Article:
The Student Christian Movement (SCM) say they are appalled by the suggestion in the government’s forthcoming white paper that elite universities should be allowed to make extra places available for students who can afford to pay tuition fees at an exceptionally high level.
The proposal, which was revealed this morning (10 May), has also been slammed by the National Union of Students (NUS) and the University and College Union (UCU), which represents academic and teaching staff.
The presidents of the students unions at the universities of Cambridge and Oxford – the institutions most likely to make use of the plan – have also said that they oppose the idea.
Supporters of the proposal argue that it would increase social mobility by freeing up government-funded places for people from less affluent backgrounds.
But Hilary Topp, SCM’s National Co-ordinator, was quick to describe this argument as “misleading”. She said, “The overall increase in places would not lead to more students from lower-income families, given that the most elite universities already take most of their students from privileged backgrounds”.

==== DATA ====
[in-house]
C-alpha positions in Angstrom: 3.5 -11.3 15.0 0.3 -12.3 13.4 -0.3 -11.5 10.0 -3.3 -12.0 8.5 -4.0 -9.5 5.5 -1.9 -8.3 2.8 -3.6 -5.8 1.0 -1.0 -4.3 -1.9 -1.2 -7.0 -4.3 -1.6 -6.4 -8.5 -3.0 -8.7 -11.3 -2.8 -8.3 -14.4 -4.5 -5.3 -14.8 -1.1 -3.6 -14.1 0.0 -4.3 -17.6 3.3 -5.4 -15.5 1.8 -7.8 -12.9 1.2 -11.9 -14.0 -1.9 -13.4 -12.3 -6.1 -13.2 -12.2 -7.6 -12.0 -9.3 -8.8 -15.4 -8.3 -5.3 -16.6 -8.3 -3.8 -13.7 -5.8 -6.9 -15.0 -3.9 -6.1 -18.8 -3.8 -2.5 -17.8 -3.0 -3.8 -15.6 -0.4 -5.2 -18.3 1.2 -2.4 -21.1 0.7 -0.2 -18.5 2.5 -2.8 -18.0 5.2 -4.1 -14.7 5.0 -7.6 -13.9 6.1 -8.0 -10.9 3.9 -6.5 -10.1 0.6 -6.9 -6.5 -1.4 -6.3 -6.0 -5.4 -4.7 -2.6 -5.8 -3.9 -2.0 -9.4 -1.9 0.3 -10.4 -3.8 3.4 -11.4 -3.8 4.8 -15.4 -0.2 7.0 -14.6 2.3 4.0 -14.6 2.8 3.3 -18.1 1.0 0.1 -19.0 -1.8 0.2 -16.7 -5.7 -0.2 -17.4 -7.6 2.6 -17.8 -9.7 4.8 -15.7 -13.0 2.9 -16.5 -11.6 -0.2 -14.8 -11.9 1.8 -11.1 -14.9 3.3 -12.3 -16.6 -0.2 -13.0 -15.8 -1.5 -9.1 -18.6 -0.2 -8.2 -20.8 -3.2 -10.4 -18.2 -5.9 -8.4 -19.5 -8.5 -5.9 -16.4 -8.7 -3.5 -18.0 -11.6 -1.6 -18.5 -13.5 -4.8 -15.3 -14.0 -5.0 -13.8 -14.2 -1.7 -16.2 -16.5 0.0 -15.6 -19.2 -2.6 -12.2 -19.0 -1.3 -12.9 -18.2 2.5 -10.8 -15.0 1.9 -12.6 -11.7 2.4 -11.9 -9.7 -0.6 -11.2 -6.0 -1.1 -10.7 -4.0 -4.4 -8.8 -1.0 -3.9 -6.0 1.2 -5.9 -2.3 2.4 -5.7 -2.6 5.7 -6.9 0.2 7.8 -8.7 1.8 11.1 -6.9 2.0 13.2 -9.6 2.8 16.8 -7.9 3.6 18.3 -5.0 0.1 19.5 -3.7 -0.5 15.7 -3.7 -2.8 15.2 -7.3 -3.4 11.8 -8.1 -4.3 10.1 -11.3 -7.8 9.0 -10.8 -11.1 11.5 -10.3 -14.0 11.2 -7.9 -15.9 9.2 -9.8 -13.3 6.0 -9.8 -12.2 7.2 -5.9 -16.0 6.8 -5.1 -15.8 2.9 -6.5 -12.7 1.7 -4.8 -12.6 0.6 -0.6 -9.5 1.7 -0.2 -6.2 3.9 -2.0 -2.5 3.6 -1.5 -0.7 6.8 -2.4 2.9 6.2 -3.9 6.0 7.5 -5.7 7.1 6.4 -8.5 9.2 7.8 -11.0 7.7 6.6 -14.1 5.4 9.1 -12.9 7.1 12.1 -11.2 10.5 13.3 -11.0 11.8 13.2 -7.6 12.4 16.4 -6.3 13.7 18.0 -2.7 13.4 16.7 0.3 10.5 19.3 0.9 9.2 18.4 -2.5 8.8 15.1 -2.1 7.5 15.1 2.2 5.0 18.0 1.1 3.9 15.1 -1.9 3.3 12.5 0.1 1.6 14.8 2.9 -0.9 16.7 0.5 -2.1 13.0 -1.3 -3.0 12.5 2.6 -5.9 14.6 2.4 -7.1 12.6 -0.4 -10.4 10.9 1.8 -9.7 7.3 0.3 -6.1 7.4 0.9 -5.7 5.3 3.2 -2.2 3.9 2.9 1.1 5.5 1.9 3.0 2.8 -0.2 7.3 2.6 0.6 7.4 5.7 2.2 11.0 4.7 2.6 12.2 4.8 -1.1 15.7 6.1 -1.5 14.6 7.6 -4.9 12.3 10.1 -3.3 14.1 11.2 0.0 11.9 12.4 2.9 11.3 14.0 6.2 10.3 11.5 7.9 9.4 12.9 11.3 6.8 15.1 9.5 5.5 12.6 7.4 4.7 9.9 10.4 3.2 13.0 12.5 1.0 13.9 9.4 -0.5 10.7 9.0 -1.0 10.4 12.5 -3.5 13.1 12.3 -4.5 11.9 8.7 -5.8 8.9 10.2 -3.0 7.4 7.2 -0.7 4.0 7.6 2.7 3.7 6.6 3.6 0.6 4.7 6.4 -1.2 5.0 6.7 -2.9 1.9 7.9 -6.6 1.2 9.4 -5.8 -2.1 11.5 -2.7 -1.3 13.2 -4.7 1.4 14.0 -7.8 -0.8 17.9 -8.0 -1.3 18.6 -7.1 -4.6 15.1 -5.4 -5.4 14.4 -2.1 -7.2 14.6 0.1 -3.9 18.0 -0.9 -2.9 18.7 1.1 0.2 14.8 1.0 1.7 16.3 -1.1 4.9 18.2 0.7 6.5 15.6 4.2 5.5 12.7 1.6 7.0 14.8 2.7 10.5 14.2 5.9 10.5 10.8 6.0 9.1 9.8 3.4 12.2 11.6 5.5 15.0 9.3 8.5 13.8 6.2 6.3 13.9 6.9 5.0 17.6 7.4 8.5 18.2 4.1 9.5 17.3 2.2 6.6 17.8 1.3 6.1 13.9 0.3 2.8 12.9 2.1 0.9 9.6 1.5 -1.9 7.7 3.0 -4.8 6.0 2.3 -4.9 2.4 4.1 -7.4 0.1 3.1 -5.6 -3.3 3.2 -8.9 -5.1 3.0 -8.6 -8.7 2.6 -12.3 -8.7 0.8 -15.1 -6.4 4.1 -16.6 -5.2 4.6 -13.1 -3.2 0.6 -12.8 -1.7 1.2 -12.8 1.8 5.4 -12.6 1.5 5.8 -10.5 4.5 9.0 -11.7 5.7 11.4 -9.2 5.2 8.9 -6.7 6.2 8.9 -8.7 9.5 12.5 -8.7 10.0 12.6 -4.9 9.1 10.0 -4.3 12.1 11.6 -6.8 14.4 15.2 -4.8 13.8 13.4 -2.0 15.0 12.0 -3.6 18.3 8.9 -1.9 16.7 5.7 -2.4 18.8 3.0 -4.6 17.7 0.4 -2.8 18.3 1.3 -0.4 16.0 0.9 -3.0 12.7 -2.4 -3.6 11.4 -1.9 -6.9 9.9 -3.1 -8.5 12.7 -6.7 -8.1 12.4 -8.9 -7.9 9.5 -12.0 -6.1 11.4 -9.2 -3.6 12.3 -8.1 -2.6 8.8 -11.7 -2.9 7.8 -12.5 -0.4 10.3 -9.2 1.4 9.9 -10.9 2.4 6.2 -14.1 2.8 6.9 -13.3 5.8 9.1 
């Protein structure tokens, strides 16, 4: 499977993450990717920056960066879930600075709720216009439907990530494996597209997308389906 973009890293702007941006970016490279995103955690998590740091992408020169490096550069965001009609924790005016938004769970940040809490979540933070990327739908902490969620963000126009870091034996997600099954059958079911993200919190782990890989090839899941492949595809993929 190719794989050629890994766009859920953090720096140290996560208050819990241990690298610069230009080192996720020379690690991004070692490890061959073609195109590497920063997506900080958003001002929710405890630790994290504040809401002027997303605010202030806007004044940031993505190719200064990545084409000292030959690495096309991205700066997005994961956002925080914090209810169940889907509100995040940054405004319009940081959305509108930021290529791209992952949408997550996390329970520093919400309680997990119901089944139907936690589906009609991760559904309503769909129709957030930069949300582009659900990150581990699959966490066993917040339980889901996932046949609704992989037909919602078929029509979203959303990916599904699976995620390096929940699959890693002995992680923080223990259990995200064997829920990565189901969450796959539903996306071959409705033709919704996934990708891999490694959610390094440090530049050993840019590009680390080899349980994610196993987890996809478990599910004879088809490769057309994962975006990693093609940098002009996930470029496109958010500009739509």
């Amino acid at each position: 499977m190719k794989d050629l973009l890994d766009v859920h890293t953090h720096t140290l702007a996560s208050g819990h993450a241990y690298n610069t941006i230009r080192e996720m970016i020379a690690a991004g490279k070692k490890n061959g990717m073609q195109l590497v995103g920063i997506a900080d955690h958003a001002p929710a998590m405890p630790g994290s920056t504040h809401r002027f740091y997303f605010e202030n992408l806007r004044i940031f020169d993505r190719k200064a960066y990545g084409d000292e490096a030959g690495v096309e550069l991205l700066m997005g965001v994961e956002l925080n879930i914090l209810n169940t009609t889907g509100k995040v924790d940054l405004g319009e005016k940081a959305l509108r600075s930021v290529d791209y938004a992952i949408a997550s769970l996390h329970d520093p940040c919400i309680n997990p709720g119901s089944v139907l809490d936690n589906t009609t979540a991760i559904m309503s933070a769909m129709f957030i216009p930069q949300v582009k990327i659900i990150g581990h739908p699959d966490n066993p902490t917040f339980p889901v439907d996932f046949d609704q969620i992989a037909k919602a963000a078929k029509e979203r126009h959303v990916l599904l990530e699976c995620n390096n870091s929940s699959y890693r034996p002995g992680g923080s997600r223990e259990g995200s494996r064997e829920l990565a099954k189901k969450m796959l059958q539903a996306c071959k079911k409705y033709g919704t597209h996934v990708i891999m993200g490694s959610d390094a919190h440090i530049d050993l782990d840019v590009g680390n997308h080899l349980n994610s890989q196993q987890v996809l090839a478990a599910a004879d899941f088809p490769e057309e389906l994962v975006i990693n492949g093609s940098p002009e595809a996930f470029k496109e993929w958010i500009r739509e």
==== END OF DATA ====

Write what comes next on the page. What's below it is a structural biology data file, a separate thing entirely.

Topp added that the scheme “would create a two-tier admissions system in which the very rich would buy their university places, while the vast majority of the population would be excluded”.
Tim Stacey, a student at Birmingham University who is a member of SCM, described his opposition to the idea as “an issue of justice”.
“Access to higher education should be based on ability, not the ability to pay,” he insisted, “These proposals would promote privilege over fairness, and are clearly incompatible with Jesus’ message of radical inclusivity and justice”.
SCM have been vocal in their opposition to government plans to allow universities to increase tuition fees to up to £9,000 per year. They insist that they will deter potential students from poorer backgrounds from applying to university.
SCM has participated in demonstrations against the increase and has spoken in favour of nonviolent direct action against fees, citing the example of Jesus’ protest in the Jerusalem Temple as their inspiration.
Also in today’s proposals is the suggestion that private companies and charities should be allowed to fund their own places at university.
Critics suggest that this would give the private sector undue influence over the curriculum. As an example, they point to firms such as the multinational arms company BAE Systems, which provides funding for a number of engineering courses at UK universities. Several of these courses have been criticised for a disproportionate focus on the arms industry.